Dental care, hydration crucial for athletes

Everyone needs to take care of their teeth, but athletes can have a special burden. The sugary drinks, dry mouths, sweating and falling can each take a toll, some more than others, says Dr. Sharon Colvin, an athlete and an assistant professor in the department of general dentistry at the University of Maryland School of Dentistry. Here’s an edited transcript of a Q&A with Colvin.

Q: What’s most damaging to an athlete’s mouth: extra sugar and carbs in sports foods and drinks, extended periods of dry mouth, sweating or falling?

A: By far, what’s most damaging is the extra sugar found in sports drinks such Gatorade and protein shakes and sports foods like protein/meal replacement bars. Surely dry mouth coupled with heavy consumption of sports drinks, protein shakes and food bars high in fermentable carbs (sucrose, fructose, and glucose) would be the most damaging to the athletes’ dentition.

Dry mouth is the result of the absence of a normal flow of saliva, or “spit,” throughout the oral cavity. Without normal salivary flow, the food which remains in the mouth after a meal is not washed away; the acid produced by specific bacteria in the mouth, which penetrates the tooth and causes decay, is not neutralized; and the first-line defense, the immune property found in saliva to prevent bacterial overgrowth, is diminished. These factors, coupled with a heavy consumption of sports beverages and foods high in sugar, can lead to rampant tooth decay.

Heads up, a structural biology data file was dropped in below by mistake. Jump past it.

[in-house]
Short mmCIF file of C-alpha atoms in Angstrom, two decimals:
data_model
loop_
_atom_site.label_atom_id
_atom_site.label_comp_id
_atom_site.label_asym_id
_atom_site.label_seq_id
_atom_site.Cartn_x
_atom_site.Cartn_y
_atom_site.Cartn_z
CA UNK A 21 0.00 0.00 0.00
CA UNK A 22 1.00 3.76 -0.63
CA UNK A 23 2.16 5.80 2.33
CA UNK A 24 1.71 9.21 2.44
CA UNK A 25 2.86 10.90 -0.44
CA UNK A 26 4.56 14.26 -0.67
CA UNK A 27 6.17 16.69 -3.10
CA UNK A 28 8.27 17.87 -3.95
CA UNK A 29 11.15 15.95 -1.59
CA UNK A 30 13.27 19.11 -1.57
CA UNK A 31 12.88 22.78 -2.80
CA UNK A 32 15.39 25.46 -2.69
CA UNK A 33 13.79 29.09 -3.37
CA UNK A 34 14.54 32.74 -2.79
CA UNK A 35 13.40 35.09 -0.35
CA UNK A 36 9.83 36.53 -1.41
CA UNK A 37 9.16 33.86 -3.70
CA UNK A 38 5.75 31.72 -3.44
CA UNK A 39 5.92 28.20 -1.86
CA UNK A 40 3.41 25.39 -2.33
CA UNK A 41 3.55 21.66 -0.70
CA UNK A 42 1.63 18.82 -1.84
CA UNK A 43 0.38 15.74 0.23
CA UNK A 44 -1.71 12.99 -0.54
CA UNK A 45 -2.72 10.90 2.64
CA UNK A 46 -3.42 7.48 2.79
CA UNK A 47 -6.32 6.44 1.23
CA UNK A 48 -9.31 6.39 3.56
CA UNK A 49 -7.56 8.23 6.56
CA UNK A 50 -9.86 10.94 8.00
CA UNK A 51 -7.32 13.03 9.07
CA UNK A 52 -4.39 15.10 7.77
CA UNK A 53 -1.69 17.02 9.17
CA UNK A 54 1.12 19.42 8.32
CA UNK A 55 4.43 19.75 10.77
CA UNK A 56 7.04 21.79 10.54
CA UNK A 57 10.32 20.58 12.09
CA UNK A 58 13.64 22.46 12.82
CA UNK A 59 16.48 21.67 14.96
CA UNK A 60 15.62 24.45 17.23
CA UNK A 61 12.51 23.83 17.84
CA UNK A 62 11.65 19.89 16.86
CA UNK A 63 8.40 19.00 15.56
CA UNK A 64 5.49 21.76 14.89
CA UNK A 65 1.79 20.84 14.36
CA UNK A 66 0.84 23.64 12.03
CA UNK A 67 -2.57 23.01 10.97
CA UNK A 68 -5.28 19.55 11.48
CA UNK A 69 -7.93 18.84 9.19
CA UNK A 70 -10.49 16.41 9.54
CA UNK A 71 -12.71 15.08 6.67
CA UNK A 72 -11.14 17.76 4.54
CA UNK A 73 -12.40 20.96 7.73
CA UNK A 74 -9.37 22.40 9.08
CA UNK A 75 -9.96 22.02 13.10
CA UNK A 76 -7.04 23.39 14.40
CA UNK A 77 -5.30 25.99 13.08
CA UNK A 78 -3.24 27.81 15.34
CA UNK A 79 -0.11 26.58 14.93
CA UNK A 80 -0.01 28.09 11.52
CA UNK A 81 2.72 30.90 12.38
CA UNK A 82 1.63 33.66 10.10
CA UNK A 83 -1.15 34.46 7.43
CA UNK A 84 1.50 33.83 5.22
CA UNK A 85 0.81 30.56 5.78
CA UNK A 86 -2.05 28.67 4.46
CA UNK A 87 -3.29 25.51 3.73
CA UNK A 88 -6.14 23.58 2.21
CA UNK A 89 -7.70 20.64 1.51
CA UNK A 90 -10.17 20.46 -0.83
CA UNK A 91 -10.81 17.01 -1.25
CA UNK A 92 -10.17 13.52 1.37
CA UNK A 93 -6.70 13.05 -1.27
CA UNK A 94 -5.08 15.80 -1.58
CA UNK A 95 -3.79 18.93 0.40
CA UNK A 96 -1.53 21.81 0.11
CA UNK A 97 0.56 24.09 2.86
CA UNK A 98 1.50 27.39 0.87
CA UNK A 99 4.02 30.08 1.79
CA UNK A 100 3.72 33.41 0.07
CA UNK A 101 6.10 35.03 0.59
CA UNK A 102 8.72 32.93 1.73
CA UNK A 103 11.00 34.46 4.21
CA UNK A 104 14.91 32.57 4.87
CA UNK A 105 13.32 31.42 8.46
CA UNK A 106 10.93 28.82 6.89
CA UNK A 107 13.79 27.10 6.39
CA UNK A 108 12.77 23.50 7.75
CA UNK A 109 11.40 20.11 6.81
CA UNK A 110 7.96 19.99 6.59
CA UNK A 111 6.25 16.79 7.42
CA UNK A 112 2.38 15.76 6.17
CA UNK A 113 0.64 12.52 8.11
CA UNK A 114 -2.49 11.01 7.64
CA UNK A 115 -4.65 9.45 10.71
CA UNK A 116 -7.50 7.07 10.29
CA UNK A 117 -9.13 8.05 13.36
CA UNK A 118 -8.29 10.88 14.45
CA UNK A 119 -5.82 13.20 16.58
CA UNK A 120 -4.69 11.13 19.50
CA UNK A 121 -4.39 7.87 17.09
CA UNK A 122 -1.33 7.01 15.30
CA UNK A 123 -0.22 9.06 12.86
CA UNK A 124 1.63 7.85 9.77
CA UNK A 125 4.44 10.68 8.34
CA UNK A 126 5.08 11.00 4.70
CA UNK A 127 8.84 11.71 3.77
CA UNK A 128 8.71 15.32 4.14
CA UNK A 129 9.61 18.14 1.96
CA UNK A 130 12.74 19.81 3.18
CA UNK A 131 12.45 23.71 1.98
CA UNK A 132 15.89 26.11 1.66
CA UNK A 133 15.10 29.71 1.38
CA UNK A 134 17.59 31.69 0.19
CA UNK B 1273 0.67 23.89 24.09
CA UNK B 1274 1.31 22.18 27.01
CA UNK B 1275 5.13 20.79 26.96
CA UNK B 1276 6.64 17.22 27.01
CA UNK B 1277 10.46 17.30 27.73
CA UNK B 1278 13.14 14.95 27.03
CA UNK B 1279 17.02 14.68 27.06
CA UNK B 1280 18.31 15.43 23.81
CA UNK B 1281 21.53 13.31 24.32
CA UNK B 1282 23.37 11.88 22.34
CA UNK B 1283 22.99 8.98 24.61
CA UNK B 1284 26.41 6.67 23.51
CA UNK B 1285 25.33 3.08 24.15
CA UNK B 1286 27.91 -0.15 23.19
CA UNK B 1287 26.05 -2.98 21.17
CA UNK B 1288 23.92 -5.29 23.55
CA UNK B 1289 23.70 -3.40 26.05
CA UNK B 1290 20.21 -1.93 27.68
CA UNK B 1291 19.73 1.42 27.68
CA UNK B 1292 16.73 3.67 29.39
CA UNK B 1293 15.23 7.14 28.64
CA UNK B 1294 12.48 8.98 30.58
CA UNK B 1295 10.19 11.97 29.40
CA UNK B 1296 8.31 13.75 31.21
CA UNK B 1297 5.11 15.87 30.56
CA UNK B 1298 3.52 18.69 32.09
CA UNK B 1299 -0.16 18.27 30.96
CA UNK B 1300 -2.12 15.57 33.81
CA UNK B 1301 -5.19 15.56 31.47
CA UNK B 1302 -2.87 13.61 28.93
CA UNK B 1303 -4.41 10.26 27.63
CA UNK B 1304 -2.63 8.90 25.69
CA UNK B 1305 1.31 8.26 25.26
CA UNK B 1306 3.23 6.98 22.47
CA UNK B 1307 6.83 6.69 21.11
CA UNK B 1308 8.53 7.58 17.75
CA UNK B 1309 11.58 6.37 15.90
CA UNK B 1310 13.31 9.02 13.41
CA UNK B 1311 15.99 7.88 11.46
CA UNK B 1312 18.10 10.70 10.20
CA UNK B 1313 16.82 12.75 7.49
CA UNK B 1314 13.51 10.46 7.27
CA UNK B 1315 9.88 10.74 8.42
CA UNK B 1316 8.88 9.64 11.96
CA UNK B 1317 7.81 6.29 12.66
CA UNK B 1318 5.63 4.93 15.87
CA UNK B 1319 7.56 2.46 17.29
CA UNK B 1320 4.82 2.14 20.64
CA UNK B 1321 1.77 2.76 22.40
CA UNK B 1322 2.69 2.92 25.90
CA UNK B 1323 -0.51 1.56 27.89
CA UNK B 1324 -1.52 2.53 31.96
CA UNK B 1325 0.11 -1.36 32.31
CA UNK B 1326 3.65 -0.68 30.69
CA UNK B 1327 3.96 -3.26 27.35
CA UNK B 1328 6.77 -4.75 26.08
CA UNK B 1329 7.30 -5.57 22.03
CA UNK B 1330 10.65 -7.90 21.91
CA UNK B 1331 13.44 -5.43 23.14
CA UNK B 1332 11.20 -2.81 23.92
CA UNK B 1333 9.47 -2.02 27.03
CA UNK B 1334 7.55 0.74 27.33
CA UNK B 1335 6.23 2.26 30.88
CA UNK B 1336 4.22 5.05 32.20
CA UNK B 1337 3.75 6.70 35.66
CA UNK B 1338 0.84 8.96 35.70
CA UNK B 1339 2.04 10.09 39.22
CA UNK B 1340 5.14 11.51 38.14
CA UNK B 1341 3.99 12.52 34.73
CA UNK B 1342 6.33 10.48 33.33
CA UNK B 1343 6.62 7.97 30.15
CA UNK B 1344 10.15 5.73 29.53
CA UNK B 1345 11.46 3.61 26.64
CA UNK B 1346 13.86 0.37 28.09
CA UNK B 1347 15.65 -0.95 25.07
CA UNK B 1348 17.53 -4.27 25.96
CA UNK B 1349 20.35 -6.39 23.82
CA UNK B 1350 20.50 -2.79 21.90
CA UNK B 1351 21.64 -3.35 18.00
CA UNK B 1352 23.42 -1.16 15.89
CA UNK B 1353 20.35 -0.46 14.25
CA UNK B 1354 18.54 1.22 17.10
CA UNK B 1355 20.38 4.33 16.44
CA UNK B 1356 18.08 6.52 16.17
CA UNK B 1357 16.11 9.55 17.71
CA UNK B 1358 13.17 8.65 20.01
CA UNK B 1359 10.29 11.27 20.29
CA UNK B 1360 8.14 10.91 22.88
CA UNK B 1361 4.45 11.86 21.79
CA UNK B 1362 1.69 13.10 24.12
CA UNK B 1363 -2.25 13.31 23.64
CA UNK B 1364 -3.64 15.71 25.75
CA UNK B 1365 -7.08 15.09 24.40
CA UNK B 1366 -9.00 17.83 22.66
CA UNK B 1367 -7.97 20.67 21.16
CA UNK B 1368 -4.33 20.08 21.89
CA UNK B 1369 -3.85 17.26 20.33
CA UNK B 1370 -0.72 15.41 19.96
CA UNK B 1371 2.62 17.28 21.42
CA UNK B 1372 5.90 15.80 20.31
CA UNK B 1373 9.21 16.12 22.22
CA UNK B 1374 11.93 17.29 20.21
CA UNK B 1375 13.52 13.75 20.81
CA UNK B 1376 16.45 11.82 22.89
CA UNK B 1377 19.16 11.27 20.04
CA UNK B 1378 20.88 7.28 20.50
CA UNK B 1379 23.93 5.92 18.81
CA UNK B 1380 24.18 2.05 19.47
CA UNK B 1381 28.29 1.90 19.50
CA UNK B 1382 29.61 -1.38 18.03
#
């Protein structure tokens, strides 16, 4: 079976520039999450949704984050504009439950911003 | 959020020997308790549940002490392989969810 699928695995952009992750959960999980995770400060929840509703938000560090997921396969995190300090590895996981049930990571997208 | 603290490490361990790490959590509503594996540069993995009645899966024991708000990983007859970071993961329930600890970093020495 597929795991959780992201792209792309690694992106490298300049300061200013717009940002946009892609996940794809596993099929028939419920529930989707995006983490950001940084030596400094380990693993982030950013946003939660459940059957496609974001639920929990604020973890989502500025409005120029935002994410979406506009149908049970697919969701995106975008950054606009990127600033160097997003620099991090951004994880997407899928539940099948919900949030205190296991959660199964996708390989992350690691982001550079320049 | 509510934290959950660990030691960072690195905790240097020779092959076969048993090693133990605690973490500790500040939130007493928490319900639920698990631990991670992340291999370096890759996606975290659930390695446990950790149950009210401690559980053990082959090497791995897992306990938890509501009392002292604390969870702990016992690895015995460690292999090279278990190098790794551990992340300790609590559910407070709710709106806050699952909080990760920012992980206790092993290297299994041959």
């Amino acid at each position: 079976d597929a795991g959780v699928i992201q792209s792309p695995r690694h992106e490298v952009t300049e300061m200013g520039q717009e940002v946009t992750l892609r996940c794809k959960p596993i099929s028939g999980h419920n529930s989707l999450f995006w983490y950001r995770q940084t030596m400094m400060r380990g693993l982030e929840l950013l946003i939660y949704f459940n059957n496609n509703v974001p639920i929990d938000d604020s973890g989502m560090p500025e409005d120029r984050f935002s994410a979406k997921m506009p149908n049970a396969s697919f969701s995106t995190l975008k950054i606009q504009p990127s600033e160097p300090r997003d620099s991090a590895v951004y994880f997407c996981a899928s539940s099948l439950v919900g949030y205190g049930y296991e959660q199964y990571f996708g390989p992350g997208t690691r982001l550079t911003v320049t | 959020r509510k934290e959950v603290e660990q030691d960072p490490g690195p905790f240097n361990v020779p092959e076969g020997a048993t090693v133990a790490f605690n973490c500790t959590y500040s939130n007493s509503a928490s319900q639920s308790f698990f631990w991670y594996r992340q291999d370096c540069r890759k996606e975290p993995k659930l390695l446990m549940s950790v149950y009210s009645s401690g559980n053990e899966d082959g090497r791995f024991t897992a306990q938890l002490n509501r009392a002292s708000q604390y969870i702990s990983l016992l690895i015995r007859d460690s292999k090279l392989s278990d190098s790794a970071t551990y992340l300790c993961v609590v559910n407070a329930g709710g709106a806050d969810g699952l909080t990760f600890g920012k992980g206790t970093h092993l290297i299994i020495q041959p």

Q: Are athletes better off sticking to water, and how often should they take a drink?

A: Water, without question, is considered the ultimate thirst quencher for the endurance athlete, and it is better for teeth. However, low-sugar sports drinks (like G2, which is a low-sugar Gatorade) offer the water necessary for hydration plus the carbs and electrolytes that tend to provide the energy we need to stay strong in the race to the end with less sugar. Plus, the flavors found in the sports drinks help to take the monotony out of drinking just water. During my half-marathon race, I found that drinking a small amount of water and Gatorade (G2) every two to three miles helped me. However, everyone is different, and athletes should gauge the amount of hydration they need, and how often, while training for a given race.

Q: Can sugar-free gum help, or are there other methods to help athletes protect their teeth?

A: I have found that when I am engaged in training for a race or in the actual race, gum chewing of any kind gets really “slimy” and a little distracting, so I don’t chew gum during my endurance activities. There are fluoride mouth rinses that can be used before and after a race. Also, rinsing with regular tap water, which contains fluoride, can provide protection against tooth decay caused in part by a high consumption of sports drinks, protein shakes/food bars.



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